LAUSANNE, SWITZERLAND – Total anonymity is taking data protection too far, the Swiss Federal Tribunal (supreme court) ruled Friday morning, easing the rules for Google Street View.
The court nevertheless laid down strict guidelines for the search engine firm.
Google’s Daniel Schoenberger, head of legal affairs for Switzerland, says the company is pleased with the ruling’s recognition of “a key part of our appeal, acknowledging that we have strong privacy controls in Street View, like automatic blurring of faces and license plates. We’re reviewing the court’s decision in full and are speaking to the DPA as we consider our options.”
The high court in today’s ruling says that Google total anonymity is unreasonable, but it has told the company it must respect this in sensitive locations such as around hospitals, schools, prisons, courts, homes for the elderly and women’s centres, so that faces and distinctive traits are blurred before publication. The company has also been told it must blur faces upon request and that it should create an online form that is easy to find that allows people to request this be done quickly.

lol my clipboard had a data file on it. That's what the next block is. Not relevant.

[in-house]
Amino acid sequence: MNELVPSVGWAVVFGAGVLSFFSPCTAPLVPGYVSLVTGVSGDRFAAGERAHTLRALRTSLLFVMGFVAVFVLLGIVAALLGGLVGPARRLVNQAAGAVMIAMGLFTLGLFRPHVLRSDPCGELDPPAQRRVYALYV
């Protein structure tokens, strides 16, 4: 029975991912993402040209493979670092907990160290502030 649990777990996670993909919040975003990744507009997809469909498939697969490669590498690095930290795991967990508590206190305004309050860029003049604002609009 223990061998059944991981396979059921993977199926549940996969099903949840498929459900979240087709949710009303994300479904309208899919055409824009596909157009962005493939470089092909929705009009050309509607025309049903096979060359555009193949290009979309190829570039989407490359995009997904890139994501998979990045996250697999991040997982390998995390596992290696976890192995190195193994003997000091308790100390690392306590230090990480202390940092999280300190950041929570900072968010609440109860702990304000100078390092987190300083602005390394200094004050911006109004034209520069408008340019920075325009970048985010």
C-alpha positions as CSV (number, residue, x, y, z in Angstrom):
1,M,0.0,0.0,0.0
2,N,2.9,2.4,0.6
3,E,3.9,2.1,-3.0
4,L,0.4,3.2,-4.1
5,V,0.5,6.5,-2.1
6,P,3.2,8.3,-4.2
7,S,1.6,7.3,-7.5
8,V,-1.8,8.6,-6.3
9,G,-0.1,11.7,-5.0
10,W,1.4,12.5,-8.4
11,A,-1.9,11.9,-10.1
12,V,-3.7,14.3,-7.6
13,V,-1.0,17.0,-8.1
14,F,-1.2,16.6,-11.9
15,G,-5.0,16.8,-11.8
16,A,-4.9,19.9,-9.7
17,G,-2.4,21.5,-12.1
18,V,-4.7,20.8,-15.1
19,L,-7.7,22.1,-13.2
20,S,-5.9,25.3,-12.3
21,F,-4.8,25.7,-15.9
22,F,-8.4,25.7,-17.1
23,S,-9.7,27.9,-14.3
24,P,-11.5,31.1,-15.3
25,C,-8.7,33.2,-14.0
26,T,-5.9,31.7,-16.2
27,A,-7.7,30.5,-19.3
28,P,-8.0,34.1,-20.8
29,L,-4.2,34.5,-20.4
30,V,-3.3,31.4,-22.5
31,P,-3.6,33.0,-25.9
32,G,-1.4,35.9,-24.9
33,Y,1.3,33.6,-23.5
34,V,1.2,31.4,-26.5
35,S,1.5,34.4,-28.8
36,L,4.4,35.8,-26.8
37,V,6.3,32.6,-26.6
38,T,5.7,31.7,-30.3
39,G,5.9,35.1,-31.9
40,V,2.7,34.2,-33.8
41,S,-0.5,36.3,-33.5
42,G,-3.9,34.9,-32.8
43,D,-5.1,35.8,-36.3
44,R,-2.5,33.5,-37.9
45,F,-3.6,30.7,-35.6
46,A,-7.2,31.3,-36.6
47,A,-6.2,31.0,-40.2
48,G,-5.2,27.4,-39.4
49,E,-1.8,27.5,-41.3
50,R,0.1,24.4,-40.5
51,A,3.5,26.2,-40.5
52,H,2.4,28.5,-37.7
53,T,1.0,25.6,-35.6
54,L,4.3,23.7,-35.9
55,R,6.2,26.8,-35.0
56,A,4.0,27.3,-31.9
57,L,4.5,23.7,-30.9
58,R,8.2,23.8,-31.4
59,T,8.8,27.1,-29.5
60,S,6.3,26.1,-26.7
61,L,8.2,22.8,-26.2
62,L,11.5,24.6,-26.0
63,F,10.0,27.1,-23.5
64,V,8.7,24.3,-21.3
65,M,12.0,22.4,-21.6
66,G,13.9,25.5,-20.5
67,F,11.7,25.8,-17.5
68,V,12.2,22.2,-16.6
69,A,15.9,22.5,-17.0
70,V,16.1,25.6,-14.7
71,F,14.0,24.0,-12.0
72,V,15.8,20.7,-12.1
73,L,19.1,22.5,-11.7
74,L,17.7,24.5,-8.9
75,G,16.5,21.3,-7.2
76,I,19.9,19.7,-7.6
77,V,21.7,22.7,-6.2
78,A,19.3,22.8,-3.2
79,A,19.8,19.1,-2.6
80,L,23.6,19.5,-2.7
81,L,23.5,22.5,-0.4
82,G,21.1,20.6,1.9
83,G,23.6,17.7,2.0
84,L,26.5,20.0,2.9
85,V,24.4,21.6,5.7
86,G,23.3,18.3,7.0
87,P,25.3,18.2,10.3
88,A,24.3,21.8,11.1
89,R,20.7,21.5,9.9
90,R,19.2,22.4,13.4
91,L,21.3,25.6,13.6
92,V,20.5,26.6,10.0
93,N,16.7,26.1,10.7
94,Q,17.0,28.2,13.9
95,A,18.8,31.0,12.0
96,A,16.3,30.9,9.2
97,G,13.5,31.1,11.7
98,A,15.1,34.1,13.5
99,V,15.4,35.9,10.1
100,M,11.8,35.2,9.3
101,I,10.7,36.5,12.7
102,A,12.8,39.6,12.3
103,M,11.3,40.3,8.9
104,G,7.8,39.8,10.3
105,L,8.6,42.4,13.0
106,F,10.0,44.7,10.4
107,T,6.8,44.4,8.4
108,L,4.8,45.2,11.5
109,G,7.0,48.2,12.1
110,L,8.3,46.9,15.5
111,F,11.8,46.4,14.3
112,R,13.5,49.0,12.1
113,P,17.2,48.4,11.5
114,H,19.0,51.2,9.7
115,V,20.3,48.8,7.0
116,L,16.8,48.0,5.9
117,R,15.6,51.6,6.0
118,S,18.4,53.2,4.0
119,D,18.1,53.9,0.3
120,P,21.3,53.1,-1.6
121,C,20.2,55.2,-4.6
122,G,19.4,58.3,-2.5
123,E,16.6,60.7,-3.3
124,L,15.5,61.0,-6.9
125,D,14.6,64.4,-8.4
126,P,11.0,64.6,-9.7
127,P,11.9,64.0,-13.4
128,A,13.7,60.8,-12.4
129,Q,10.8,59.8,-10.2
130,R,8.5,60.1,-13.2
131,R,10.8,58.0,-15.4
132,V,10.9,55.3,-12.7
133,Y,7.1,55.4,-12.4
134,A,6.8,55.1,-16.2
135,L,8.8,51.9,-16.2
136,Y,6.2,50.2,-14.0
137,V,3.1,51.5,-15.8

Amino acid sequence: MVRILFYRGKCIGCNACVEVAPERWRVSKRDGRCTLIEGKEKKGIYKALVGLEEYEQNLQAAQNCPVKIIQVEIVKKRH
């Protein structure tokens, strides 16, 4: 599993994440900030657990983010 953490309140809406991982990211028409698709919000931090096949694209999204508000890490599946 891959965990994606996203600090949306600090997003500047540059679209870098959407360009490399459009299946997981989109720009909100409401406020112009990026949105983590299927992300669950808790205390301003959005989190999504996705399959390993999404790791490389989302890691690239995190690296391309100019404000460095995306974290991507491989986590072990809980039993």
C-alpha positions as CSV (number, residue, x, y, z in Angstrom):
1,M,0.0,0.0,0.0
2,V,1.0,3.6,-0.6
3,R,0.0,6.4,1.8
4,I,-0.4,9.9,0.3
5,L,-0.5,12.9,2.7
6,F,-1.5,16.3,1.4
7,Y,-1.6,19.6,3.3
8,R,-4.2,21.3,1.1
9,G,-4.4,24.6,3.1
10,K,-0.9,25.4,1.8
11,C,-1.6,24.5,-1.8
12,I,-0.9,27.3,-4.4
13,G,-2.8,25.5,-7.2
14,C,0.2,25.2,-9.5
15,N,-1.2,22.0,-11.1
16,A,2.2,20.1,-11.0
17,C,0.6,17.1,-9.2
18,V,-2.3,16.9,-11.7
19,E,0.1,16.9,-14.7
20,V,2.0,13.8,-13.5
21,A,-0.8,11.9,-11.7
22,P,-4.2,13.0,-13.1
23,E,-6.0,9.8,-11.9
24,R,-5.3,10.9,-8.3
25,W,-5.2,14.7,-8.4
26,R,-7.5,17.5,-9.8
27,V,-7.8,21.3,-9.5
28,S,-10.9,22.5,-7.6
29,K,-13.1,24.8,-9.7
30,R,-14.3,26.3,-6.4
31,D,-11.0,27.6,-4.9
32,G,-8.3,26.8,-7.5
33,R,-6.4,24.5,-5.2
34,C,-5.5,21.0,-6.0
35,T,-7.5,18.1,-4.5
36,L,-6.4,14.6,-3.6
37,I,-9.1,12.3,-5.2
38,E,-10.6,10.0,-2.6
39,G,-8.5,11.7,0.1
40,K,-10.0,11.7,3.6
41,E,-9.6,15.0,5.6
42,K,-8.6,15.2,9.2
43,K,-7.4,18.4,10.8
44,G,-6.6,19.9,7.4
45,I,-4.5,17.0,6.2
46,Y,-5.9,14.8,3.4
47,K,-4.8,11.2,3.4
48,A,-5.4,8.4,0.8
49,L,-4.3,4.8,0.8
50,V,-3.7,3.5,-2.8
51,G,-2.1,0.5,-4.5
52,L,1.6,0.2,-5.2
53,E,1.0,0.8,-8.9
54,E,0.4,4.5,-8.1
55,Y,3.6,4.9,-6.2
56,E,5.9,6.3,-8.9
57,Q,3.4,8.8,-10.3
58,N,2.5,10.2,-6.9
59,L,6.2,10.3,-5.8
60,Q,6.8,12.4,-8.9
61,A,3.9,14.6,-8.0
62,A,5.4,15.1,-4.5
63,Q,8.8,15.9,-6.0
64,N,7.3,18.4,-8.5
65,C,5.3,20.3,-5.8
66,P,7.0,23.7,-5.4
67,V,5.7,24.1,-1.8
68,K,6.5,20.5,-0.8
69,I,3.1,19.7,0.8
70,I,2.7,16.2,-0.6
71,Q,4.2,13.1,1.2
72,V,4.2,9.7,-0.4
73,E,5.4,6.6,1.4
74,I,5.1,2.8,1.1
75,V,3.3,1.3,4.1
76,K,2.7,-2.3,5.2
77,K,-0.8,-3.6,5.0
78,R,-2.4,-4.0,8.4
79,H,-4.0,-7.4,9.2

In addition, existing rules remain in place about not showing courtyards or areas that are normally hdden from public view but that become visible when 2-metre high cameras are used.
Google should also do a better job of informing the public when cameras will be filming in an area, the court says.